Recently I had a few conversations with several b2b sales people who asked me about how can they get more information from their buyers or decision makers? As we discussed it, I felt most of these b2b sales people were taking the direct approach to questioning.
So what is the problem with a direct approach? Simply it means these b2b sales people are interjecting their own assumptions regarding answers they receive from their potential customers. Sorry, if this is all you do, you will leave valuable information untouched must less understood in order to provide a better solution.
The key is to use clarity questions which take the potential customer down a smooth path of helping you understand exactly what is happening at their organization.
Here are a series of sample questions you can use. Remember, the method here is to ask a primary question, listen to the response, then ask several “soft” questions to gain a better understanding.
Here are the sample “soft” questions to use…
- What reasons cause you to say that?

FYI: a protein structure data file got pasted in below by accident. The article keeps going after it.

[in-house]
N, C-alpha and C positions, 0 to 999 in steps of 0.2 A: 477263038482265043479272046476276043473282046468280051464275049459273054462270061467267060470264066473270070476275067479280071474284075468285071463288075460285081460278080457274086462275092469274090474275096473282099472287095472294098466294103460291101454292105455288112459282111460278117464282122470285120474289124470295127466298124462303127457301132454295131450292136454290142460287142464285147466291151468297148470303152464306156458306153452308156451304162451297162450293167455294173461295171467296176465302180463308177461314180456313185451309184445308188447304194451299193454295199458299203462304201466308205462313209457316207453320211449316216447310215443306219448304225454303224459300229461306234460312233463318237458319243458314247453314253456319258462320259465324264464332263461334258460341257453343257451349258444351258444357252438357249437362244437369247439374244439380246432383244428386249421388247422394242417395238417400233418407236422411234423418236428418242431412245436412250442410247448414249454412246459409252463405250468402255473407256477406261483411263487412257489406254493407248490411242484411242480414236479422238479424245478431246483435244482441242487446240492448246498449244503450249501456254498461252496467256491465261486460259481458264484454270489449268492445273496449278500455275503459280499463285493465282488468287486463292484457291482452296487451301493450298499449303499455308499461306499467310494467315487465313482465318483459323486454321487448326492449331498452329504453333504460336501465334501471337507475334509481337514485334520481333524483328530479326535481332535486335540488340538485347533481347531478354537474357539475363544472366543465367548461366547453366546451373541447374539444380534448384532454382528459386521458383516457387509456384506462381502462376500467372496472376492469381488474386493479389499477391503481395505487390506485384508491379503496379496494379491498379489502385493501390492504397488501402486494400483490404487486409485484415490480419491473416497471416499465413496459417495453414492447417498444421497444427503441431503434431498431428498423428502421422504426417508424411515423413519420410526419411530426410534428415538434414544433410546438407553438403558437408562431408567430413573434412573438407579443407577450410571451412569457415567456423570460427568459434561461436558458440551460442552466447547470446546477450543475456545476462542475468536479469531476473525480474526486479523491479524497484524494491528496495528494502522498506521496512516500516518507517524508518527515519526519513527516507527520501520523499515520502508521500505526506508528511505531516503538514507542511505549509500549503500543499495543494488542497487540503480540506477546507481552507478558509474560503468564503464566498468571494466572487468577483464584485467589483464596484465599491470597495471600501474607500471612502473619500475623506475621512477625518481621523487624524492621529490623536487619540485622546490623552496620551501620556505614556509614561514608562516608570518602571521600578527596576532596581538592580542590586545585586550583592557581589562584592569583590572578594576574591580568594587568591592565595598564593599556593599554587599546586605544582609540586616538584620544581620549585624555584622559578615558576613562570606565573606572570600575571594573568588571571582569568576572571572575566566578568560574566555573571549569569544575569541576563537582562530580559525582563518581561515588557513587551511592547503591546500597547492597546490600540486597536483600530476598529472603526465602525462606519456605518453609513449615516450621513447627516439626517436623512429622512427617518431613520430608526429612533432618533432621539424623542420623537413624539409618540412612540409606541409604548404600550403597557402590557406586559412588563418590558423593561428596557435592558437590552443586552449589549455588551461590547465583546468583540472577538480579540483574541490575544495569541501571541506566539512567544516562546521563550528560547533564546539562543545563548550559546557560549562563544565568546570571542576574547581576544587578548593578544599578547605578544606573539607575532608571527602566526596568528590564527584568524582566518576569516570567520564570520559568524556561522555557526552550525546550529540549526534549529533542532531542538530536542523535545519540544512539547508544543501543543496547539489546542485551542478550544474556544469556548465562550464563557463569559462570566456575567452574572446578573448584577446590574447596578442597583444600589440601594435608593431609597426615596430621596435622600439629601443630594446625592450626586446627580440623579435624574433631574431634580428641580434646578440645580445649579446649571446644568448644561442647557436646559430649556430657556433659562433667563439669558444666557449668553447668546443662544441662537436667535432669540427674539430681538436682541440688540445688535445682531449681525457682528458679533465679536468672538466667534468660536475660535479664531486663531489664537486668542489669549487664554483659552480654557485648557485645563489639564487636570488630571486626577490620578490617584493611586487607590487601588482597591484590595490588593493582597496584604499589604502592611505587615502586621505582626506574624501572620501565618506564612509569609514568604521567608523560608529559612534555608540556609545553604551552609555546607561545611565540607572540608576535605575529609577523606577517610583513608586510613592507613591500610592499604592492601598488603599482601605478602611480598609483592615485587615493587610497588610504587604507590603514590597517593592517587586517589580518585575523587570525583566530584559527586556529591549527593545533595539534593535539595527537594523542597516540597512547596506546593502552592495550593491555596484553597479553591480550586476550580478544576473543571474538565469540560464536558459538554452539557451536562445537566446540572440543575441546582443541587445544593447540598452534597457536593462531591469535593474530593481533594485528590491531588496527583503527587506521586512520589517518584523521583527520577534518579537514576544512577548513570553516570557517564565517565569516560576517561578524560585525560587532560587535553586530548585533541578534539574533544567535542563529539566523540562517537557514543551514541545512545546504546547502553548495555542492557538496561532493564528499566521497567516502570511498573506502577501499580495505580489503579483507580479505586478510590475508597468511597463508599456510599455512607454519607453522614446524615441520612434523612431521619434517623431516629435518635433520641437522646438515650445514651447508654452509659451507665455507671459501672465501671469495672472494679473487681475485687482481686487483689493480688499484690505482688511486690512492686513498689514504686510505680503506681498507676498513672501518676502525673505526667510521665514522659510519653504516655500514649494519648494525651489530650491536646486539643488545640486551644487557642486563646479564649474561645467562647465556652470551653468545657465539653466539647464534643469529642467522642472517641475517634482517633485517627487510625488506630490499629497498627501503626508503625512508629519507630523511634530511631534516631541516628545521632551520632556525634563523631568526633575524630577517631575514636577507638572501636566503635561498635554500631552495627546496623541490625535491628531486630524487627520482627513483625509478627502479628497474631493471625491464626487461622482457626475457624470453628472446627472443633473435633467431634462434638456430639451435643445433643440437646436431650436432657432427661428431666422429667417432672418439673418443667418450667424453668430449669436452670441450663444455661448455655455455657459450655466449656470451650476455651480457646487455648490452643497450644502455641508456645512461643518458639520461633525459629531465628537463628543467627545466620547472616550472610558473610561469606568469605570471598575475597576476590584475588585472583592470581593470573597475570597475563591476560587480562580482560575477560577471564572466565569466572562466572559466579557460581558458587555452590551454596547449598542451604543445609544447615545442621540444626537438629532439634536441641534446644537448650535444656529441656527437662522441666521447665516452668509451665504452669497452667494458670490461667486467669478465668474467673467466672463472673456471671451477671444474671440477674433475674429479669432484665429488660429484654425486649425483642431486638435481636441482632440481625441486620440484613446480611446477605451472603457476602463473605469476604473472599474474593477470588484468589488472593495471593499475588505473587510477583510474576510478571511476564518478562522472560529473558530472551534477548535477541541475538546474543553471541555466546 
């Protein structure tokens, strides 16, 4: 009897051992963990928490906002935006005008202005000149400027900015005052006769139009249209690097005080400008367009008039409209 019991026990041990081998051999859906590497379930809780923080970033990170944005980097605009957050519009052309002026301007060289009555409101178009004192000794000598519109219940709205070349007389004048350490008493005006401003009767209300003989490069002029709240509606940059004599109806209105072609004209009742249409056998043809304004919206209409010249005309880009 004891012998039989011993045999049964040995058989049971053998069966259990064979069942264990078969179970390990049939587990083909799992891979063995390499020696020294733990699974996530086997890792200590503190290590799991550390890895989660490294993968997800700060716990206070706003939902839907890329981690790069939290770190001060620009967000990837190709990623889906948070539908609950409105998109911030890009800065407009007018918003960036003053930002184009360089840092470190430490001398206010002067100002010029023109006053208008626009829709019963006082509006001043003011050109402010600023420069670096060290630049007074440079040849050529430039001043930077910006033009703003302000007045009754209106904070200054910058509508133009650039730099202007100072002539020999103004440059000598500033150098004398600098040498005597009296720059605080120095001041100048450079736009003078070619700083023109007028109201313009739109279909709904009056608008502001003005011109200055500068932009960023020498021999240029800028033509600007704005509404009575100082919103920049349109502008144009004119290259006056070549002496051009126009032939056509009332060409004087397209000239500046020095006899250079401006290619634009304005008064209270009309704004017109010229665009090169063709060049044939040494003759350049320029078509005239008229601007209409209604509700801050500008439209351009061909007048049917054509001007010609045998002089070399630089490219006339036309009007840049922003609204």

- That is interesting, how do you feel about these…?
- That’s interesting, tell me more.
- You know I have several meanings for this… please tell me what it means to you?
- What do you feel are the ramifications of that?
- Are there any additional steps you feel need to be taken?
- Could you expand on that point for me?
- How would solving or reducing this issue help you?
- If you don’t mind, what factors do you feel are driving this concern?
The important thing to remember is these questions must be delivered in a “soft” rather “pushy or nosy” manner. The potential customer needs to feel the genuine interest you have in them and their opinions. Being curious is not a problem for most people and definitely not when they feel you are wanting to understand their business at a higher level.
One additional point, you may have noticed the use of the word “feel” in several of the questions. This is by design – assuming you want to know how this person actually feels about things – otherwise you will get the corporate answers. Corporate answers have no emotional and sometimes little meaning – just the company line.
Watch for people responding to you with “I think.” This is an indicator of a lack of emotion and the corporate correct answer. Whenever I get the – I think… – then I immediately come back with a “how does that feel to you?” to learn how they really feel about the topic. Use this and watch the answers contain valuable information and insights.